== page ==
I will have no problem with my son going hunting in a few years (he’s two now) and gutting/slaughtering the deer. In fact, he will have to or my husband won’t take him. That will be a responsibility he will have to do if he is going to have the pleasure of hunting. My cousin’s 4 year old daughter can already pluck and clean a dove and a pheasant with no help from her dad.

cptacek on February 6, 2014 at 12:58 PM

Well I would be ok with PETA handing this out to kids if we can hand out the same of abortions to every kid in sex ed.

AH_C on February 6, 2014 at 9:26 AM

I’m okay with both. Actually, I understand the problem with marketing this to kids, since kids don’t choose to eat meat, but rather eat whatever (or whoever) is put in front of them. If you’re an adult and you proudly eat meat, however, you shouldn’t have any problem with the comic book in and of itself, just like you shouldn’t complain about “graphic” depictions of abortions if you proudly call yourself pro-choice.

bmmg39 on February 6, 2014 at 12:59 PM

Eh. Animal slaughter doesn’t have to be awful and in most cases it isn’t. PETA finds awful slaughterhouses and promotes that as the norm, but regulated and well run slaughterhouses are not horrible. They may smell bad because of the blood and the excrement, but that is what animals smell like.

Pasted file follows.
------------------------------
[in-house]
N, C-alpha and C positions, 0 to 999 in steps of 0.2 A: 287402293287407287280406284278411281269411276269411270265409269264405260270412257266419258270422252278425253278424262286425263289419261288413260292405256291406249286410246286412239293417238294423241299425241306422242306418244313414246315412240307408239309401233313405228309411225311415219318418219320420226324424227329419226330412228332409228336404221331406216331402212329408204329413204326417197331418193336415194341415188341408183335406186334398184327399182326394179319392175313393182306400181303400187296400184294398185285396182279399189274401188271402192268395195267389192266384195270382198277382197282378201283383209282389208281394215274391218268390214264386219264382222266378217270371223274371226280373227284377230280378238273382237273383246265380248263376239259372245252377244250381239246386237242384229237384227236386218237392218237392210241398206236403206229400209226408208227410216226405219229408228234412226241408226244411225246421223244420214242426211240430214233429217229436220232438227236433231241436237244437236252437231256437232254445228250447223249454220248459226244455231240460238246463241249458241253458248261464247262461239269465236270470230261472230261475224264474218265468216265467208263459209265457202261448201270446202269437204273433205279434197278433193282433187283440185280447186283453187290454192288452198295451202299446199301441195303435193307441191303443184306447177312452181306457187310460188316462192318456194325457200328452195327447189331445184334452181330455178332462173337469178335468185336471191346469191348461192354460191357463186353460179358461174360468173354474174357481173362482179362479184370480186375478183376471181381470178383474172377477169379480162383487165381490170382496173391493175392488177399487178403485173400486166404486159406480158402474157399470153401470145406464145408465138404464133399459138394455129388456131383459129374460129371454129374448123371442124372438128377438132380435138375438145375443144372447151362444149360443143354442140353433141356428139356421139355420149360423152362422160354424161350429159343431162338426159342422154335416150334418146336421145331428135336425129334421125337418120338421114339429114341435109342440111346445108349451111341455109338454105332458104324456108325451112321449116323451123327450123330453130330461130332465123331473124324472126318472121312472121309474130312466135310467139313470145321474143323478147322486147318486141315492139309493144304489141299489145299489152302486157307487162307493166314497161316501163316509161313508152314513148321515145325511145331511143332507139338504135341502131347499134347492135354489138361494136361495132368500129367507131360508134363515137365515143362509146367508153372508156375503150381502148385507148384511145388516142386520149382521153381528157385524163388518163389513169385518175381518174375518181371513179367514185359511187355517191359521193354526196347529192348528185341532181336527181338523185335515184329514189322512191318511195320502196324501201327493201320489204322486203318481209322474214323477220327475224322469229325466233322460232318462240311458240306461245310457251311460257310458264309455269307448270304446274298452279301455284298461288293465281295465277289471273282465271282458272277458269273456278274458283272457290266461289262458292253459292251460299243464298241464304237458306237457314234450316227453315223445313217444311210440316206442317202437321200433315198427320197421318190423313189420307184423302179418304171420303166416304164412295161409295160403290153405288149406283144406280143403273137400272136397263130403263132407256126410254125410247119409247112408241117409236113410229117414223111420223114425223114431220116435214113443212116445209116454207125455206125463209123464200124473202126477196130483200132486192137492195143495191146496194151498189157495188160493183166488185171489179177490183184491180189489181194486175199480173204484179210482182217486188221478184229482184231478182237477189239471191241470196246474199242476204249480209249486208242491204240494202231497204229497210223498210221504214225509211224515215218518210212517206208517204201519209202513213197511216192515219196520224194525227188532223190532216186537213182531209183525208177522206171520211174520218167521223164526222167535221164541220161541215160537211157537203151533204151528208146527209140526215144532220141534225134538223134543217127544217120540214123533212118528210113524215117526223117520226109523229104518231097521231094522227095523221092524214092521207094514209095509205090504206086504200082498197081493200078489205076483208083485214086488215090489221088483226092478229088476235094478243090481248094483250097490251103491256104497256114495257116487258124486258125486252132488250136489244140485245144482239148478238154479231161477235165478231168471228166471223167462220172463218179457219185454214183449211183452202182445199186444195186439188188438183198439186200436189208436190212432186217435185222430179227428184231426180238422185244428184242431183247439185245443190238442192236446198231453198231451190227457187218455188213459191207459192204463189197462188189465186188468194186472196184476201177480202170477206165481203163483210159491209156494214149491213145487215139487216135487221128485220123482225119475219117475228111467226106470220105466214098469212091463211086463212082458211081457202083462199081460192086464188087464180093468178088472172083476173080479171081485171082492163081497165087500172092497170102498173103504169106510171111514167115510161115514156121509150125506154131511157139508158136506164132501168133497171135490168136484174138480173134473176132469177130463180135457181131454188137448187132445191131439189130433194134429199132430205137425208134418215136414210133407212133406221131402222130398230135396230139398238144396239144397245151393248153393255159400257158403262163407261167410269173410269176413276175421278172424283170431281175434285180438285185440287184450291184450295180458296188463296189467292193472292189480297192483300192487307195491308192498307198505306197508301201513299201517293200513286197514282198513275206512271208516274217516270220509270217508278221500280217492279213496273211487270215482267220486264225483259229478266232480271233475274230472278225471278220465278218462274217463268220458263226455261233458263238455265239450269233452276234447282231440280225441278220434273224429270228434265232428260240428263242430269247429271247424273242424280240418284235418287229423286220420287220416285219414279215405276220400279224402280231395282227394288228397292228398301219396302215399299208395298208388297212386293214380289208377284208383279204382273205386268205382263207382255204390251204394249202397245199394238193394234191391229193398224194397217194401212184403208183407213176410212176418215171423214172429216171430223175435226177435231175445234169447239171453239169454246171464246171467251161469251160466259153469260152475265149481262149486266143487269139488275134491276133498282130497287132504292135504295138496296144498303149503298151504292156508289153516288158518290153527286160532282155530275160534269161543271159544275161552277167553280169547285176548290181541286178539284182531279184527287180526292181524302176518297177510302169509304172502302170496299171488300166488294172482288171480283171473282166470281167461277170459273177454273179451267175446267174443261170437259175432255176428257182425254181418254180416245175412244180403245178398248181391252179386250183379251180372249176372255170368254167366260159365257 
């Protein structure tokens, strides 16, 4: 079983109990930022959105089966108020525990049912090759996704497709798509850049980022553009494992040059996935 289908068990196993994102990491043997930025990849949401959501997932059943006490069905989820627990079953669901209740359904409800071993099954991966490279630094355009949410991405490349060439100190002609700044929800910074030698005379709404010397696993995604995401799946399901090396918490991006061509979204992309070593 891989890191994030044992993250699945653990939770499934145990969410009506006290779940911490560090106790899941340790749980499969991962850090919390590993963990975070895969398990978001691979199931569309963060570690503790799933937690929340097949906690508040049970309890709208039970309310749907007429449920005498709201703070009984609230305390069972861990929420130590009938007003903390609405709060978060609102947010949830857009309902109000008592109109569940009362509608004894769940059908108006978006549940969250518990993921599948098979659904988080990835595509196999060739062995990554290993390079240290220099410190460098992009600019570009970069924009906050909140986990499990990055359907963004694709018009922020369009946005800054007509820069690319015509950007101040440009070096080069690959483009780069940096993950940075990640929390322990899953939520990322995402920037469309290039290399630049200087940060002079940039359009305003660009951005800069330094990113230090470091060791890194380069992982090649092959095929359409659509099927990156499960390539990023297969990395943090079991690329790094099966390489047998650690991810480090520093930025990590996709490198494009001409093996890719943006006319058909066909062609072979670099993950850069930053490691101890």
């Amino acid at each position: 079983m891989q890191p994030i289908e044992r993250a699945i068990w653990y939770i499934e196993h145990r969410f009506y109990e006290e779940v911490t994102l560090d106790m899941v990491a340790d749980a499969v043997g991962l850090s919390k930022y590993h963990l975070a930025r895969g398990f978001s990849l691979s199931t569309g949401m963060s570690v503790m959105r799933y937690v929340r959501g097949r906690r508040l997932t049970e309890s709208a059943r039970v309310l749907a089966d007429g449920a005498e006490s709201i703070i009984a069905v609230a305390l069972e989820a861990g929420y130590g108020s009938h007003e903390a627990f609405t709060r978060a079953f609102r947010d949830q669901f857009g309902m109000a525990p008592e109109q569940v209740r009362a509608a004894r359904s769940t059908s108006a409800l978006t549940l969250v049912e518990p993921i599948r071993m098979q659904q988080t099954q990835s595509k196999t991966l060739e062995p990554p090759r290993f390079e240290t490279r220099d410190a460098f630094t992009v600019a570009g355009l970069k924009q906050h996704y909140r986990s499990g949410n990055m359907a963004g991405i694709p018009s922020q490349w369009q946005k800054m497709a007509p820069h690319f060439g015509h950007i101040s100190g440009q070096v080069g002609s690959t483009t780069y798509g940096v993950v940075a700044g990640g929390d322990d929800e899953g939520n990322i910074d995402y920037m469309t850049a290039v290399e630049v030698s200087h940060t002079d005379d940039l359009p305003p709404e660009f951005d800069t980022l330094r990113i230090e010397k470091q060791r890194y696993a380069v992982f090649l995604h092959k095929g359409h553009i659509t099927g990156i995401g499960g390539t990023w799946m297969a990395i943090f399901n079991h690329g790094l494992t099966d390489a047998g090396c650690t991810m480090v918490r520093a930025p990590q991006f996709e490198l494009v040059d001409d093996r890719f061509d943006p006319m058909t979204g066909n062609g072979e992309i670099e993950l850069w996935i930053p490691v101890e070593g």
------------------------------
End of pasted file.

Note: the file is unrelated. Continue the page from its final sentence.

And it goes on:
A well run slaughterhouse walk animals down a shoot calmly, brains them with an air bolt, slits their throats, and then off they go down the line to get butchered. Temple Grandin has made a huge, immeasurable impact for the better in this industry.

I will have no problem with my son going hunting in a few years (he’s two now) and gutting/slaughtering the deer. In fact, he will have to or my husband won’t take him. That will be a responsibility he will have to do if he is going to have the pleasure of hunting. My cousin’s 4 year old daughter can already pluck and clean a dove and a pheasant with no help from her dad.

cptacek on February 6, 2014 at 12:58 PM

Personally, I am a big supporter of Temple Grandin’s work in animal husbandry. I like the idea that because domestic animals can not live without us, we have a responsibility to give them the best lives possible. I’m okay with that.

Upwards of 80% of all the abbatoir facilities in America now use systems of one sort or another designed by Grandin with these ideas in mind. I may be opposed to animal rights, but I am most certainly all for animal welfare. No pain, no fear, no boredom.

gryphon202 on February 6, 2014 at 1:03 PM

Bishop on February 6, 2014 at 10:29 AM